This is an Influencer Post by Keith Krach, Chairman & CEO at DocuSign.
Startups are gaining greater popularity, and the funding for them often comes from a variety of sources. Typical funding sources include traditional banks, fundraising activities, and investment of personal assets. Although they are not discussed much, there are plenty of lesser-known, unconventional sources of funding.
Startups may opt to go the non-traditional route for a variety of reasons, including ineligibility for traditional funding sources, failure to adequately represent the driving force behind the vision for their startup, and many other factors that may cause entrepreneurs to strike out on their own in search of startup funding. Moreover, it can be daunting to effectively pitch your ideas to an unreceptive audience. Depending on the industry, you may have a hard time breaking through to potential investors.
Look for Free Money
Locating no-strings-attached funds should be your first step in securing startup funding. While it may not provide you all the money you need, if done properly it can significantly affect how much you’ll need to borrow in the future. While grants are typically the kind of free money you will seek out, they are somewhat difficult to obtain. The rules and requirements for grants can be complicated, so it’s wise to consult with someone who is well-versed in grant writing and who has a thorough understanding of the requirements. Strict adherence to the eligibility guidelines will increase your chances of obtaining grant funding.
A good starting point for any aspiring business owner is the U.S. Small Business Administration (SBA), where you can search for grants, read about application requirements and determine if your business qualifies. This is a great resource to find out what you’re up against. The truth of the matter is that most businesses will not qualify for government grants, but if your business happens to be technology-related, it stands a greater chance of obtaining grant funding. Even still, the SBA is a good source of free information for aspiring business owners.
If you’ve spoken to mentors or a small business consultant, you may have heard the term “niche down.” What this means is you need to be highly specific about who your audience or customer is and what you will specifically need to do to serve them. Investors who are in your field or who have a special interest in the population you hope to serve will be better suited to support your venture, and your likelihood of securing startup funding will be much higher. The more detailed you can be in your pitch, the higher your chances are of getting exactly what you need to move forward in your business.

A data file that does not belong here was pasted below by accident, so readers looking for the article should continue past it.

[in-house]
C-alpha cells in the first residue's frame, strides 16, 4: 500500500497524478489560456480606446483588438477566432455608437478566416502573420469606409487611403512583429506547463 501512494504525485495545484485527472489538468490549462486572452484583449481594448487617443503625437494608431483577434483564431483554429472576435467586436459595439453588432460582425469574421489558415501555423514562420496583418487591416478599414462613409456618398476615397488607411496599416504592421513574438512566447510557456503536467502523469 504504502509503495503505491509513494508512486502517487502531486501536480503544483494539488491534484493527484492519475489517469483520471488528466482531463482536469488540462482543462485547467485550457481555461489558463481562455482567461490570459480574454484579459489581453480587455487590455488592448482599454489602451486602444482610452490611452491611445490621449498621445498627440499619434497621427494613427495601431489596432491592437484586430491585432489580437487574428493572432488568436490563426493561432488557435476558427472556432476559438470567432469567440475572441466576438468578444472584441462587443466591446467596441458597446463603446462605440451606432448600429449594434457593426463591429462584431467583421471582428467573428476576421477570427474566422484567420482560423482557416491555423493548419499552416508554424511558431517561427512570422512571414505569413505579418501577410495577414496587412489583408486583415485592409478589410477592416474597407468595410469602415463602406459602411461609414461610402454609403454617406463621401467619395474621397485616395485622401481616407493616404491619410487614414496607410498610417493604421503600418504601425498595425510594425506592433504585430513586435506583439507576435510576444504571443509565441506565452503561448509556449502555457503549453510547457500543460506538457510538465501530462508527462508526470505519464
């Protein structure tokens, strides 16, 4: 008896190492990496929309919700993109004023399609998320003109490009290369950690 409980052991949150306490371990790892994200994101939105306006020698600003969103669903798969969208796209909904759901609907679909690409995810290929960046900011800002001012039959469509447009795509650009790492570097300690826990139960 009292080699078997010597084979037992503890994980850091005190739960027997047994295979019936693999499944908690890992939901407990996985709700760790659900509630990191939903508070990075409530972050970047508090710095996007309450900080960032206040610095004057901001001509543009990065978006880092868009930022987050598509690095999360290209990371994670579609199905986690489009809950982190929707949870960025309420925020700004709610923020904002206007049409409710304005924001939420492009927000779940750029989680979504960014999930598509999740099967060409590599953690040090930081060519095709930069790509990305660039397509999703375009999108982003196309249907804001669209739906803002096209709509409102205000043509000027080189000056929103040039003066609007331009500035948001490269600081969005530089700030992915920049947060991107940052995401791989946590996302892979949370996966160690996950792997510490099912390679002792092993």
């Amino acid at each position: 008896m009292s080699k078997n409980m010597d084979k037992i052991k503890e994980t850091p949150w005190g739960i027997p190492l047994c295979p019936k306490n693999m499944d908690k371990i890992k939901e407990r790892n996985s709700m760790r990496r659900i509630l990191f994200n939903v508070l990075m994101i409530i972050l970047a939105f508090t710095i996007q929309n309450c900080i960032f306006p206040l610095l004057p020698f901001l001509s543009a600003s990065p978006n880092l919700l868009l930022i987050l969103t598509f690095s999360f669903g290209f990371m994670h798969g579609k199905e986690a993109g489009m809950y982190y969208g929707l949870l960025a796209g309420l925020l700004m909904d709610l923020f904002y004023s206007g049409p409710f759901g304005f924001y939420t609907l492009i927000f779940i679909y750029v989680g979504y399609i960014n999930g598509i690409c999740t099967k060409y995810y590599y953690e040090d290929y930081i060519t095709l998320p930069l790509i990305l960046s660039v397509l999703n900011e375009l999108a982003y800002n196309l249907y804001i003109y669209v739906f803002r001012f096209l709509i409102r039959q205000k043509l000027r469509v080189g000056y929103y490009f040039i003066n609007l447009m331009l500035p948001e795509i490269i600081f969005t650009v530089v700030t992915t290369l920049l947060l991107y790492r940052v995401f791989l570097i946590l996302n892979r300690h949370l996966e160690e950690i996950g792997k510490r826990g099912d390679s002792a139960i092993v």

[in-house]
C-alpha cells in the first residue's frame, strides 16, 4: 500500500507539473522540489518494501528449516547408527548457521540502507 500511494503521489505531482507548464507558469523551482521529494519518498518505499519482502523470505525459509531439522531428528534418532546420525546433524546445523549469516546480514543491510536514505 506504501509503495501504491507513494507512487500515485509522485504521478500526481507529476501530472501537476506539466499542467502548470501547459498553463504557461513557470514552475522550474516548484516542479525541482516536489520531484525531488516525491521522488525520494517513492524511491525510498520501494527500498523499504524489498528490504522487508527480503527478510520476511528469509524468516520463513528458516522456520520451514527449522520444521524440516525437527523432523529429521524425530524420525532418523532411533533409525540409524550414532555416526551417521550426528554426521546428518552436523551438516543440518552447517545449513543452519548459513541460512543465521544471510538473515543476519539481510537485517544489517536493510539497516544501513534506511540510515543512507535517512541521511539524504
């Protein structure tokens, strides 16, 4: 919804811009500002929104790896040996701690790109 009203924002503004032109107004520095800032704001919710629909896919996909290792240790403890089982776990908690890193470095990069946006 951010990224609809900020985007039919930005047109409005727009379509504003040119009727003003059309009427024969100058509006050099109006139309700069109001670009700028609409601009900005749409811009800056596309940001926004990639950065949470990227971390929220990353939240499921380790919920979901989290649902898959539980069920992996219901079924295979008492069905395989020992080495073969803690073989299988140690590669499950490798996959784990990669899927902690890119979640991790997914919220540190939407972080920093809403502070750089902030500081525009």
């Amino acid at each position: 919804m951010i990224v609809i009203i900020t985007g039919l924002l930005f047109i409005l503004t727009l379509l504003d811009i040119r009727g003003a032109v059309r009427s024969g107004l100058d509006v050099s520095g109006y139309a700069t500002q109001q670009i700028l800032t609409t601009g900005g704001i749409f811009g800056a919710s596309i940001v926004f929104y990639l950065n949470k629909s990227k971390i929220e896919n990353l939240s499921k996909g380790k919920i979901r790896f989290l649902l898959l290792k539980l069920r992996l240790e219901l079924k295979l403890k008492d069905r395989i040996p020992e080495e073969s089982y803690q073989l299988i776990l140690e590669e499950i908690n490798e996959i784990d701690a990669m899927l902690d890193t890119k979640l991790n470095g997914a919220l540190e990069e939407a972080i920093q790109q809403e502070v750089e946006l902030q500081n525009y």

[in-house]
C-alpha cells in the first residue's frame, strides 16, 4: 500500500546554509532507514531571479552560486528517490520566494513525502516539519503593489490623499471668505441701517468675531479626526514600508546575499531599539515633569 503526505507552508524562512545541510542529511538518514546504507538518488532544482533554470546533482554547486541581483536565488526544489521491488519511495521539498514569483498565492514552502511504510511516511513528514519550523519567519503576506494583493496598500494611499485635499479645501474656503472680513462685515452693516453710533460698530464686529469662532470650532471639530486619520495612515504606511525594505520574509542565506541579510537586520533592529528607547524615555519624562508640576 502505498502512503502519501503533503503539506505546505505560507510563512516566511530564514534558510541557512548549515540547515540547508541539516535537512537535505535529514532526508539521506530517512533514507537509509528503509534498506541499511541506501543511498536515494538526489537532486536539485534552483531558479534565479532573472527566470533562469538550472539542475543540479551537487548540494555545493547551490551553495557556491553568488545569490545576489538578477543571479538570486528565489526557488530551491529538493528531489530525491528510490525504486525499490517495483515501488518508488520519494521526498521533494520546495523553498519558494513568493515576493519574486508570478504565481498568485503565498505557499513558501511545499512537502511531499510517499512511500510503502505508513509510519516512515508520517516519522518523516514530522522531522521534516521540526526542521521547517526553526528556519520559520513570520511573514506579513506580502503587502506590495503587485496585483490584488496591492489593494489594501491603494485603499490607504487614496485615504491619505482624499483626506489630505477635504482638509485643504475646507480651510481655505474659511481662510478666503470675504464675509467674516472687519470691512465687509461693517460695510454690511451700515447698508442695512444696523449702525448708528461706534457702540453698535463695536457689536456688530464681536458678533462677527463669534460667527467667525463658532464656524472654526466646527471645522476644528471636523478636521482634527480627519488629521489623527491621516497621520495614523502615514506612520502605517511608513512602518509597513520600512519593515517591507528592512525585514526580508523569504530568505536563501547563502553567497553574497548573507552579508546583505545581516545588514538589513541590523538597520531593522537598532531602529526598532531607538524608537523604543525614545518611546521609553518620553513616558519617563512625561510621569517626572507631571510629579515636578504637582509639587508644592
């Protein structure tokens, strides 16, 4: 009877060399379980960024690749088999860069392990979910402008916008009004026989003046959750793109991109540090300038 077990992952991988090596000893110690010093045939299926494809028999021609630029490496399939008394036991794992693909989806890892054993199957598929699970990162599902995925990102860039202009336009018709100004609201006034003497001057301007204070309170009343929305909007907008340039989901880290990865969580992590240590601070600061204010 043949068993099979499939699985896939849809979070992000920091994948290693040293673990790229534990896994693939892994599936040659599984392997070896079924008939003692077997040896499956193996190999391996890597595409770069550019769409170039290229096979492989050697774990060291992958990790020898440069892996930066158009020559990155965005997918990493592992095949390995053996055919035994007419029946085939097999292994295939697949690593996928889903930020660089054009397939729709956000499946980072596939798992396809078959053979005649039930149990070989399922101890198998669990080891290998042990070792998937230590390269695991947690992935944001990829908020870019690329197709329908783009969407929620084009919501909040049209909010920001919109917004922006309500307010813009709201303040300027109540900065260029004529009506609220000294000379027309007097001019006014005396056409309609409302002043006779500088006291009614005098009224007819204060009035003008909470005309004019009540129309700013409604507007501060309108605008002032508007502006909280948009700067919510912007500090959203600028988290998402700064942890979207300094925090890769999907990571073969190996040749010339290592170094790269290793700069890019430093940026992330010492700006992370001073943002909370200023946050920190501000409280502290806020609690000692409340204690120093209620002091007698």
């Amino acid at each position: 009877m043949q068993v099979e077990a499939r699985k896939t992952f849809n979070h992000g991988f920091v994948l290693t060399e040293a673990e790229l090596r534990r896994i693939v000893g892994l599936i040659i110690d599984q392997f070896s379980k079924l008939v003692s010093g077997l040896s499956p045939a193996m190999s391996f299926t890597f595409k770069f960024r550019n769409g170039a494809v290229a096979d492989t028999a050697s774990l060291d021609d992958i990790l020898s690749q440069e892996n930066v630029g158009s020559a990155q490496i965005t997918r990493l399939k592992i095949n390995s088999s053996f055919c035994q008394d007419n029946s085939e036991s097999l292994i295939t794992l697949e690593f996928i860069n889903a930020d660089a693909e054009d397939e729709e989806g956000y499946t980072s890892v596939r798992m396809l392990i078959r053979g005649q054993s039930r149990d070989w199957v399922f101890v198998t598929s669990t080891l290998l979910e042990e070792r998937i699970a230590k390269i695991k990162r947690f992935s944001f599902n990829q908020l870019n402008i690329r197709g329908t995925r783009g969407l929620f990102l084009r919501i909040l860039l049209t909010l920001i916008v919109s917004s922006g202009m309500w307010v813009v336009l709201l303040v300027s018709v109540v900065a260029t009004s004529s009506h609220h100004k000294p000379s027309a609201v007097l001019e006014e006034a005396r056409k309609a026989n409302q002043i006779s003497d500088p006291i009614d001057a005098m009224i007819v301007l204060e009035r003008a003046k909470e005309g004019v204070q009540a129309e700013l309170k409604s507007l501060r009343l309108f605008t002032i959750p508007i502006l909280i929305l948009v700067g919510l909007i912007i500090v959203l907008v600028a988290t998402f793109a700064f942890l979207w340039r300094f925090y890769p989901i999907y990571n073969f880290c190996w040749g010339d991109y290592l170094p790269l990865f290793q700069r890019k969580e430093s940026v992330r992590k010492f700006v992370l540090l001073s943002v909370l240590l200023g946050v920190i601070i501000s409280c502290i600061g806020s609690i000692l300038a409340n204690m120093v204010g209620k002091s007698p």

Your idea may not be completely original, but you should be able to articulate what sets you apart from those offering similar products or services. The more specific you are, the better. Anticipate the questions you are likely to be asked and have someone available to critique your presentation.
Crowdfunding has become extremely popular in the last several years, although many people aren’t exactly sure what crowdfunding really means. The standard definition of crowdfunding is “the practice of funding a project or venture by raising many small amounts of money from a large number of people, typically via the Internet.” Crowdfunding is a great way to get your business into the spotlight and show potential investors exactly what you plan to do with the funds. If you have a great idea that clearly has the potential to be successful, donors will be more willing to put money behind it.
Rooting for the underdog drives a lot of people to donate to crowdfunding campaigns, and putting your request on the world stage via the Internet can be very lucrative. There are many dedicated crowdfunding sites out there, and new ones seem to crop up all the time. Some of the more widely used sites include Kickstarter and Peerbackers. Most crowdfunding sites function in a similar way. You are able to pitch your idea or product right there on the site and have a direct line of communication with your investors. There are even social media-based crowdfunding apps like Tweetsgiving that help you reach a bigger audience on social media. Depending on the extent of your campaign reach, crowdsourcing can bring in anywhere from several hundred dollars to enough money to fully fund your business plan. Crowdfunding campaigns tend to work best for those with an established business model who may just need some help to gain momentum.
While this is by no means a comprehensive list of non-traditional funding sources, it is a great starting point. The money to fund your startup is out there, it’s just a matter of thinking outside the box and knowing where to look.
Disclaimer: This is an Influencer post. The statements, opinions and data contained in these publications are solely those of the individual authors and contributors and not of iamwire and the editor(s). This article was initially published here.